Often when I'm shooting a morning landscape I'll get to the location well before dawn and shoot through the sunrise for an hour or two. Even in a not-so-mindblowing landscape there is usually a moment where the light and the morning atmosphere does something that makes everything light up in the right way. For these shots of what is known as the Jamison Valley in the Blue Mountains off of Sublime Point in Leura, I felt like I was watching a light show- the sun, the mist and the eucalyptus vapor in the air kept changing colors and lighting up the landscape in surprisingly different ways. Every 10 minutes was something different. Finally when I was done I set the camera down in the grass while I was packing up my gear and tripod and grabbed a quick shot- I realised that that was probably my favorite shot of the morning.
I spent a day doing a massive hike in the bushwalk around the Three Sisters. I started off at Scenic World taking the world's steepest train down the escarpment and walked for hours around the bush track. I wasn't keeping track of time and missed their last elevator back up, so I ended up having to climb the near-vertical staircase up the Three Sisters with a backpack full of heavy camera gear after I was already tired from hiking all day. By the time I walked back to my car and put the keys in the ignition I closed my eyes for a second and ended up sleeping for an hour and a half in the drivers seat with the door open.
The cottage that Darwin stayed in was located on the property of the Emirates Wolgan Valley Resort- the most expensive hotel in Australia. I had arrived on a Friday afternoon and it coincided with their absolute busiest time- when the guests are all arriving for the weekend. There were Ferraris and Lamborghinis in the parking lot and guests landing at the helicopter pad and I was given about an hour to shoot what I needed to get before they had to devote their full attention to the guests. Since the magazine budget clearly did not involve staying at the spa, after I was done shooting I had to drive about an hour before I could find a place to stay. The local town was having a big lawn bowling competition and all of the rooms were booked out to drunken retirees enjoying their night out with the boys. The only place I could find to sleep was a room above a loud pub with a bunch of guys arguing about rugby. My bed must have been a junior bed because my feet hung off the bed past my ankles and I could hear a guy in the room next door watching porn on his phone all night. The difference between the Emirates Spa and the sleeping situation I had arrived at could not have been more stark. I had a late dinner at a local bar and was called a "fancypants" by one of the locals. I couldn't really figure out why other than the fact that I was wearing glasses and reading while eating dinner. I guess I was being a fancypants.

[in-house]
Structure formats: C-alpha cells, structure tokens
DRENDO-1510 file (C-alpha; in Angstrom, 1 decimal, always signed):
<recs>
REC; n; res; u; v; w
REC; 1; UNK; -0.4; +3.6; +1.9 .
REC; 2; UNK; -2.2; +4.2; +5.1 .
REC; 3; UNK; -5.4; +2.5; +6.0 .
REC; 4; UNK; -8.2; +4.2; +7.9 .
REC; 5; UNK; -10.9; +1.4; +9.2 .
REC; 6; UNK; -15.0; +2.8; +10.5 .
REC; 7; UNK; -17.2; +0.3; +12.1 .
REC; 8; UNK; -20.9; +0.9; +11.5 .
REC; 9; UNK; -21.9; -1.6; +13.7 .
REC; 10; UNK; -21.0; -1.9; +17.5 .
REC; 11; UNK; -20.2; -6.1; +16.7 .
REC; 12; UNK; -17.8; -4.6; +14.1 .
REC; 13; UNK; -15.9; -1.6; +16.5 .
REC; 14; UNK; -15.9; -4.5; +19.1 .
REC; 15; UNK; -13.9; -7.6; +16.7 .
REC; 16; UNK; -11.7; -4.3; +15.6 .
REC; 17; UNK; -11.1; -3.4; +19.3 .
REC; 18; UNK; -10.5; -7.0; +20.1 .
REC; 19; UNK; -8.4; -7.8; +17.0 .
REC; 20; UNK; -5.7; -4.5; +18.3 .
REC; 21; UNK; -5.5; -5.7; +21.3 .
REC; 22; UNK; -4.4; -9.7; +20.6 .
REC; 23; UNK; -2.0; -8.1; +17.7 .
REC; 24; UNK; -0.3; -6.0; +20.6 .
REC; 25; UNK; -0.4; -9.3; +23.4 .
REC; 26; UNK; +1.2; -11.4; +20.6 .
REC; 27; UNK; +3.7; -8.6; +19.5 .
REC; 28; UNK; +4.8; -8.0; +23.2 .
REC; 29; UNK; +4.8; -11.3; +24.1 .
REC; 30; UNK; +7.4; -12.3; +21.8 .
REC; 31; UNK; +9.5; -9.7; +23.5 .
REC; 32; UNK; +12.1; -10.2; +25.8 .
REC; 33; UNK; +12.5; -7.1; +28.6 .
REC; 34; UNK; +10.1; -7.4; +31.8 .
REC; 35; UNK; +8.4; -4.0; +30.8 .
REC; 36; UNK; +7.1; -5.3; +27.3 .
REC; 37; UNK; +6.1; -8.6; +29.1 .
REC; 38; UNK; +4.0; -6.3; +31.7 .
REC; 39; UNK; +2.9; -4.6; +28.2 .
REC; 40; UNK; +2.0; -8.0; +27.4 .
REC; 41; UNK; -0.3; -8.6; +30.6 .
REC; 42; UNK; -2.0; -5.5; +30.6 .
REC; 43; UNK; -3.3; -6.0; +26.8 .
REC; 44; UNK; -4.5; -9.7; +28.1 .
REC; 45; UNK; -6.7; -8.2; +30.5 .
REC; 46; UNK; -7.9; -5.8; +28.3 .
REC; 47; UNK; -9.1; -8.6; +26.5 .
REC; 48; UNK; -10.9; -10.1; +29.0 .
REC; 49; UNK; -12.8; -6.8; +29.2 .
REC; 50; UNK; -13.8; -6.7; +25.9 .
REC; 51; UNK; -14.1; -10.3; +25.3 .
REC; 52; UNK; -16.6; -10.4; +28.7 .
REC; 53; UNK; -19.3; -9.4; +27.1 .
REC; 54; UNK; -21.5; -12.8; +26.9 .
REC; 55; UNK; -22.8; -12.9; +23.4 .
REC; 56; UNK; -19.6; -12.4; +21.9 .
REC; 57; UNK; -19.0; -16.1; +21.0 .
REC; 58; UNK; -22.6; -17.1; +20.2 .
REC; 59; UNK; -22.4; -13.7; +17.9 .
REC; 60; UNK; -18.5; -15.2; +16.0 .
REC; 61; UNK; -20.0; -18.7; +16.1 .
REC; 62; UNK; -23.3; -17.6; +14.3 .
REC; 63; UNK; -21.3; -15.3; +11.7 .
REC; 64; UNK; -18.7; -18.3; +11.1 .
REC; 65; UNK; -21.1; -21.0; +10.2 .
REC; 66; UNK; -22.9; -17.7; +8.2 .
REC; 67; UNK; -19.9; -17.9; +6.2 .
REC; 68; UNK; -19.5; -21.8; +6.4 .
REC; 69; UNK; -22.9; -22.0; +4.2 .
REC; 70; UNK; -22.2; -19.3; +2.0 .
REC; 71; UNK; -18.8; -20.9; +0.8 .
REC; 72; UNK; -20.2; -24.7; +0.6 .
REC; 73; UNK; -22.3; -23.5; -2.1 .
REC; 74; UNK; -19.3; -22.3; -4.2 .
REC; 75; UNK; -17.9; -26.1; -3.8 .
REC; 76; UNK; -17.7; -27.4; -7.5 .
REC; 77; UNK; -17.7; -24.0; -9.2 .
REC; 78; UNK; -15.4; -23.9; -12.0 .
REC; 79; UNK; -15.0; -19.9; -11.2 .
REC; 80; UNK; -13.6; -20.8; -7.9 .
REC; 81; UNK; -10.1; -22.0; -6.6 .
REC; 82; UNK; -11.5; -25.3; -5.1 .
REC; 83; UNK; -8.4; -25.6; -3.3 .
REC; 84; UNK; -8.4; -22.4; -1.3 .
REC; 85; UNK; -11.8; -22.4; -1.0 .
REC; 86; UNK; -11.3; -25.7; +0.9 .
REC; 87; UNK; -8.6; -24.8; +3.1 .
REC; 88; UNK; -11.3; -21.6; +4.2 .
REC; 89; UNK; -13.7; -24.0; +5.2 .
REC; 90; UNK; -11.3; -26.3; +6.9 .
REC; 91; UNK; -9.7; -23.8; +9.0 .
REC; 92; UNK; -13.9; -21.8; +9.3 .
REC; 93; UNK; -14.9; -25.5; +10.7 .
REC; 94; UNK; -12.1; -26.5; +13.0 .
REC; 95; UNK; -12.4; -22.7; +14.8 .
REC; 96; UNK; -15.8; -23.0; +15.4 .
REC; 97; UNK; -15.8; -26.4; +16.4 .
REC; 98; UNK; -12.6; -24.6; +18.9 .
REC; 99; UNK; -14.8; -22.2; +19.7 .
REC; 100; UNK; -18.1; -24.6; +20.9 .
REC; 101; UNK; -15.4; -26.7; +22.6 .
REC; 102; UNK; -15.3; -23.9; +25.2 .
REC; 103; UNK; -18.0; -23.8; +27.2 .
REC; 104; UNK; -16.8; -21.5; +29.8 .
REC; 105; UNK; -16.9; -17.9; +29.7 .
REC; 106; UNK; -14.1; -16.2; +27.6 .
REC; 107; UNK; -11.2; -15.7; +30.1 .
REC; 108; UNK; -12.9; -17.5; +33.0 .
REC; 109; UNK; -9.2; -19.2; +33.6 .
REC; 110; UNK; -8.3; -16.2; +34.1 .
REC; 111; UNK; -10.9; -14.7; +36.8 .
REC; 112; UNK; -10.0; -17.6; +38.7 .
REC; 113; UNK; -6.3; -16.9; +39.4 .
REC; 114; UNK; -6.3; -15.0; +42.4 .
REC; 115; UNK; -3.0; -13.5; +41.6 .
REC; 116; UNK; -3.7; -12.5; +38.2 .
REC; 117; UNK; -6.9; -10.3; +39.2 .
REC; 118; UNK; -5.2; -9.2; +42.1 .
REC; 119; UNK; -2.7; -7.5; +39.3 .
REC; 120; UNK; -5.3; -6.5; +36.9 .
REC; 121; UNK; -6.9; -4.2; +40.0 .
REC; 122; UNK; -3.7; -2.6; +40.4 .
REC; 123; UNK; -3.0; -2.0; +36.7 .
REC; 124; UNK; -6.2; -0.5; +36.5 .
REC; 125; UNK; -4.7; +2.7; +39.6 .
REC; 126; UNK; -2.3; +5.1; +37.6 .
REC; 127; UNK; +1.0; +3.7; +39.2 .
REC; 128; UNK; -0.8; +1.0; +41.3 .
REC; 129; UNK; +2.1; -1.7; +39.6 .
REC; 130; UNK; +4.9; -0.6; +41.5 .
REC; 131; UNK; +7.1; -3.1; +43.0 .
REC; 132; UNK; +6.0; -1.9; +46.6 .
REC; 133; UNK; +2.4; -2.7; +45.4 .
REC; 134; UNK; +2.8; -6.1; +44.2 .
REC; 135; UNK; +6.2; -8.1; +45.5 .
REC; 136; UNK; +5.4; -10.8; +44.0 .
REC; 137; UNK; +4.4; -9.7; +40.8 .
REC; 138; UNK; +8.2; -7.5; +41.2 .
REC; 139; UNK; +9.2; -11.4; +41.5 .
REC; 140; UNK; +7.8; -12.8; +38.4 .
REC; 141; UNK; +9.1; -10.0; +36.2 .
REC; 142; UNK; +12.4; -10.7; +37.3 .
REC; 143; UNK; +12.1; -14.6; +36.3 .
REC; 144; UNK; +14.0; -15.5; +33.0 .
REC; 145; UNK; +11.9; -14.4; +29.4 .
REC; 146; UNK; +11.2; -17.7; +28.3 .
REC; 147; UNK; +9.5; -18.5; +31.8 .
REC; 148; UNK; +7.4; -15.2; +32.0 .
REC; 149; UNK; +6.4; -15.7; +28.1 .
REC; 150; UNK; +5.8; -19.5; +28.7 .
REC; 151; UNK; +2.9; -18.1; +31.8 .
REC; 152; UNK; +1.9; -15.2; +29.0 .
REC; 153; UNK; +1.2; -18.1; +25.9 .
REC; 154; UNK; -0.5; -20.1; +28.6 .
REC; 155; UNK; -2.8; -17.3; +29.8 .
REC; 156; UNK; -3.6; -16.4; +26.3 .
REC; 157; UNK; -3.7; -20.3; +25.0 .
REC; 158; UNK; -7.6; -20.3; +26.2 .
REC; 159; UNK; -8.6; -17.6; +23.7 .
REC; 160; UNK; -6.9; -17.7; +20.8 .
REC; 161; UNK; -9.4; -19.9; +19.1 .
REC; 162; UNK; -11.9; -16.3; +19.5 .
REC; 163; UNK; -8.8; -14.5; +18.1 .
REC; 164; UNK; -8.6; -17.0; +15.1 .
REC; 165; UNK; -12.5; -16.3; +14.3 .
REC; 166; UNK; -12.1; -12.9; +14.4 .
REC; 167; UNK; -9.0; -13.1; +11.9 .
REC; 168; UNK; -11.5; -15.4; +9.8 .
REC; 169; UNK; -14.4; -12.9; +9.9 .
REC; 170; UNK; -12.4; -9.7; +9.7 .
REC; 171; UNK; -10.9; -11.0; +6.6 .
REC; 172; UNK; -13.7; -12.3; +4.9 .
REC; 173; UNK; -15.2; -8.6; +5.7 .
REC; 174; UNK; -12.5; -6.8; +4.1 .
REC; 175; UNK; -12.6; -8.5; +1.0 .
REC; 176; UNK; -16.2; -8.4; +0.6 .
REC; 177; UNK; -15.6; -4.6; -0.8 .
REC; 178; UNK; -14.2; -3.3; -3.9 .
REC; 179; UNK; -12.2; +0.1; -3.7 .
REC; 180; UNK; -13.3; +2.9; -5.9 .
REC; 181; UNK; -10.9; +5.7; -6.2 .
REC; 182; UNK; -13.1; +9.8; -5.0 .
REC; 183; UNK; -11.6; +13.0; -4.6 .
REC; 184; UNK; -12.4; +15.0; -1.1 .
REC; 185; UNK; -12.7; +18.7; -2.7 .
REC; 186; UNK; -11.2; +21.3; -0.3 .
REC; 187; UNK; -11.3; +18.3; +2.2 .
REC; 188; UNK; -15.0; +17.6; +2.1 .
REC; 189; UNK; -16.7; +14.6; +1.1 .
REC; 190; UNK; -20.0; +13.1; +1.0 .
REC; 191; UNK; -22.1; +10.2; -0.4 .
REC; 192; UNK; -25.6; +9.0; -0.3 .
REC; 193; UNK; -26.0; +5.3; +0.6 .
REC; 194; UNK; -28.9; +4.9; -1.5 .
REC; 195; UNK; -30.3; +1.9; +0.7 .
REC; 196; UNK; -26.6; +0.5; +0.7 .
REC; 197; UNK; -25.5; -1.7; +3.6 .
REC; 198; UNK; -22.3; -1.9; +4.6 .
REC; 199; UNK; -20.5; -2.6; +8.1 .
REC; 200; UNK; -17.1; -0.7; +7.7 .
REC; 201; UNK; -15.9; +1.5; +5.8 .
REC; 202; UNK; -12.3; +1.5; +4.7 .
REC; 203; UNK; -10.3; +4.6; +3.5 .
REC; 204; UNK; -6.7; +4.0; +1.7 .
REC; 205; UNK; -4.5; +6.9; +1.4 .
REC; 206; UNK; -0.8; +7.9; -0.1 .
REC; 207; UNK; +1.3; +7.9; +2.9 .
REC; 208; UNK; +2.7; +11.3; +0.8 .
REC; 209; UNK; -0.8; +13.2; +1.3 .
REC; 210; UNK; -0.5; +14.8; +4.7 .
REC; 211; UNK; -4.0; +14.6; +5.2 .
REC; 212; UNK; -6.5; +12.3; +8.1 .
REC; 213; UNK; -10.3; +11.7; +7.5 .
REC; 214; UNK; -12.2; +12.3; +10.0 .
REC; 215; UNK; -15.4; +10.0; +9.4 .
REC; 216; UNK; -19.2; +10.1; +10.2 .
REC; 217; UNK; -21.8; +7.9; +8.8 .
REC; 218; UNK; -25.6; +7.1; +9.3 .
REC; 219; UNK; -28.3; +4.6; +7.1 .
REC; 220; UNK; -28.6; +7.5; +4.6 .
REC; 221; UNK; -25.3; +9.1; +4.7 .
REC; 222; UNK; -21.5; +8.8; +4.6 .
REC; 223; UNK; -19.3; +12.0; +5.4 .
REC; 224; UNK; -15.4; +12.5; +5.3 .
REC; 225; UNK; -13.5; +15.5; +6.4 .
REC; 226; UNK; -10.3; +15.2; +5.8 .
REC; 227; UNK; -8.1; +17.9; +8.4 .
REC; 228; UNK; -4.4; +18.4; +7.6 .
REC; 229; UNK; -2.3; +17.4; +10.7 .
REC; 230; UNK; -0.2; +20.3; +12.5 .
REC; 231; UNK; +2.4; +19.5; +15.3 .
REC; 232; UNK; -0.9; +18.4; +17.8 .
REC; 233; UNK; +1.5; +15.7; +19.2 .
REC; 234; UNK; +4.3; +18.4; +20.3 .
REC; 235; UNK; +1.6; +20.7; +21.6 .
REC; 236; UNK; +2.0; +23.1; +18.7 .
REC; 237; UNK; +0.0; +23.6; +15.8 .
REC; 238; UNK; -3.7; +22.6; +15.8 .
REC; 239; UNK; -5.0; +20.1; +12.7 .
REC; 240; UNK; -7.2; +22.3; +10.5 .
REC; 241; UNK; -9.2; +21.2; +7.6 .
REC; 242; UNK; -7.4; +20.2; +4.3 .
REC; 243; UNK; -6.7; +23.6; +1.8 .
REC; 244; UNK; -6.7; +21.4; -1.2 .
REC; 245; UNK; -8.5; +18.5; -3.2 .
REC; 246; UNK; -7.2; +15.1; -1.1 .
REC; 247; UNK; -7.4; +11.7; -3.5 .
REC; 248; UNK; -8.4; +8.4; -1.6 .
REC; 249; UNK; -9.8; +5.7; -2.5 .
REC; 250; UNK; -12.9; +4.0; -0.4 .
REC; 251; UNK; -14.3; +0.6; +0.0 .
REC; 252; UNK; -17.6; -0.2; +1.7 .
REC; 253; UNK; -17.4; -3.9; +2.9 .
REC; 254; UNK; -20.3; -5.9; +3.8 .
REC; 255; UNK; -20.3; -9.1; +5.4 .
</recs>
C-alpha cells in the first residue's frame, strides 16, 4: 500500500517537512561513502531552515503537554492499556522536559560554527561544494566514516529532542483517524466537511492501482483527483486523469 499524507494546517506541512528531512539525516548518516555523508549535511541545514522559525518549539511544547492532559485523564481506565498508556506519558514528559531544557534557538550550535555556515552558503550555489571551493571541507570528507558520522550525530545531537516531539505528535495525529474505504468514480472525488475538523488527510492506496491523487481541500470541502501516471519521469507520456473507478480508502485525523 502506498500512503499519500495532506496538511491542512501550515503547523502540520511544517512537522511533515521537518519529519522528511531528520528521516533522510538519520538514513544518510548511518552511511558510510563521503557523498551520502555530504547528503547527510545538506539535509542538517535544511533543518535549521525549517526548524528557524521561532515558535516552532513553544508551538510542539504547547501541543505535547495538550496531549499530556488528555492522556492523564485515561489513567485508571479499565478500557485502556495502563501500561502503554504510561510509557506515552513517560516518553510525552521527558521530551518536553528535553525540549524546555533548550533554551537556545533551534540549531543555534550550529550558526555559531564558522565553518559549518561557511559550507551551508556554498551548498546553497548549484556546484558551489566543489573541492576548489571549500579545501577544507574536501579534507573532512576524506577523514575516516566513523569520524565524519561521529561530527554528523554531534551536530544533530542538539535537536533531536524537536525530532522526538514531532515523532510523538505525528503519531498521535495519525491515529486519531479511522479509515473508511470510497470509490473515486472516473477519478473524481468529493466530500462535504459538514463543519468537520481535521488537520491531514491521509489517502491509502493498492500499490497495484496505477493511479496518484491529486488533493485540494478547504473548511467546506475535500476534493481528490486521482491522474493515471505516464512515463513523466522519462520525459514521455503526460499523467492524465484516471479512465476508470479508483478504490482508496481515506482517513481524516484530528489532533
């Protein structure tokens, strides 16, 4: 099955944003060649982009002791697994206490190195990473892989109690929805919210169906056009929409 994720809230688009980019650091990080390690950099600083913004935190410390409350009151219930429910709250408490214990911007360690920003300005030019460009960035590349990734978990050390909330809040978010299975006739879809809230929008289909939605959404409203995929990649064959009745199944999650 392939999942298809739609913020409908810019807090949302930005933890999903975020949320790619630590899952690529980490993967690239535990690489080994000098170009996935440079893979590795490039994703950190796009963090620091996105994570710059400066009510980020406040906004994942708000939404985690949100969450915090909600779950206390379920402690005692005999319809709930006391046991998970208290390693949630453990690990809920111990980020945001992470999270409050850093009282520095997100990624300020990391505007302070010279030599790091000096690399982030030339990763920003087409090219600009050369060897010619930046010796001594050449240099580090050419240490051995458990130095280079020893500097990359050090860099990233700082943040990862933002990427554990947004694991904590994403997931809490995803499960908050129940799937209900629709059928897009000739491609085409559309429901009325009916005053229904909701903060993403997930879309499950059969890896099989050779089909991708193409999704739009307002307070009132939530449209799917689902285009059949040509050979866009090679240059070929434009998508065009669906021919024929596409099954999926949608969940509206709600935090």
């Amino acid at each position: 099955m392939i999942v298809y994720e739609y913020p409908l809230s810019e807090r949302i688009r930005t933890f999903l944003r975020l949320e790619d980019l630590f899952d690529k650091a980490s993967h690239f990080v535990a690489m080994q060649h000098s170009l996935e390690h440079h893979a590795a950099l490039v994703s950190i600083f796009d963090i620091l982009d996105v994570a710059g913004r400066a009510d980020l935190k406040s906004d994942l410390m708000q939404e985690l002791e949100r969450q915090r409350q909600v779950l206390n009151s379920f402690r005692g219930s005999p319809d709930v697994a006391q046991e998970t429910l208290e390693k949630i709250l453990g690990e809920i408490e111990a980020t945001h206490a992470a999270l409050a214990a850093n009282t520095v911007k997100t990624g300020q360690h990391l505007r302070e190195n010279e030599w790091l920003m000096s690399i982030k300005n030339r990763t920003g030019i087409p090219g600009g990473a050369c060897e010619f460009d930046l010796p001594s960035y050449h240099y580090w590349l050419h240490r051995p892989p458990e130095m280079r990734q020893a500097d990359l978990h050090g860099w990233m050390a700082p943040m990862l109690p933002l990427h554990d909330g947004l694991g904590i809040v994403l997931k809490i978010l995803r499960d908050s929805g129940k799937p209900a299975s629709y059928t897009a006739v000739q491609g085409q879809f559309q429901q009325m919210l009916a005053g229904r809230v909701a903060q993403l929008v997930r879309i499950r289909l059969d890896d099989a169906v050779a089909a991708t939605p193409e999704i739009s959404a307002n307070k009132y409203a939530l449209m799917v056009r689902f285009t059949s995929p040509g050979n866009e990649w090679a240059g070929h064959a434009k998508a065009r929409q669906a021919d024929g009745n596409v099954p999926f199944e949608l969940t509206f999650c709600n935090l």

I had taken some big hikes getting (sort of) lost looking through a cave system in the Wolgan Valley for some hand paintings that were just too hard to find. Instead I got sunburn and bug bites. After finding only a few hand paintings I struck out for the Mt. Tomah Botanical Gardens which have examples of wollemi pines growing in their gardens. It was the end of the shoot, I had gotten everything ticked off my shot list and I was looking forward to going home the next day.
I was supposed to meet Darwin's great-great-grandson Chris Darwin and shoot his portrait, but despite our best efforts we just couldn't make it happen- he had booked passage on a very slow container ship from France to Australia to reduce his carbon footprint and didn't get back until after the story went to press.
The story that the images accompany can be found on the Smithsonian's website here: http://www.smithsonianmag.com/science-nature/australia-put-evolution-darwins-mind-180953651/?no-ist
I recently wrote a post about an ad campaign that I shot for the eyewear retailer OPSM in Busselton, Western Australia with Saatchi & Saatchi. The images below are just a few of the shots that I did for the brand to tell some of the stories of the everyday people in Napier, New Zealand. I love New Zealand- aside from having incredibly beautiful landscapes the people there are quite beautiful and agreeable in their own right. We met a huge range of people from architects, designers, farmers, fisherman, tractor mechanics, vintners and even a Scottish bag piping corps and I felt blessed to be able to meet these people, hear their stories and shoot in such an intimate way. We shot there for a week and I averaged 16 hour days and took portraits of over 50 people and plenty of landscapes and I was exhausted in the end but really had great shoot.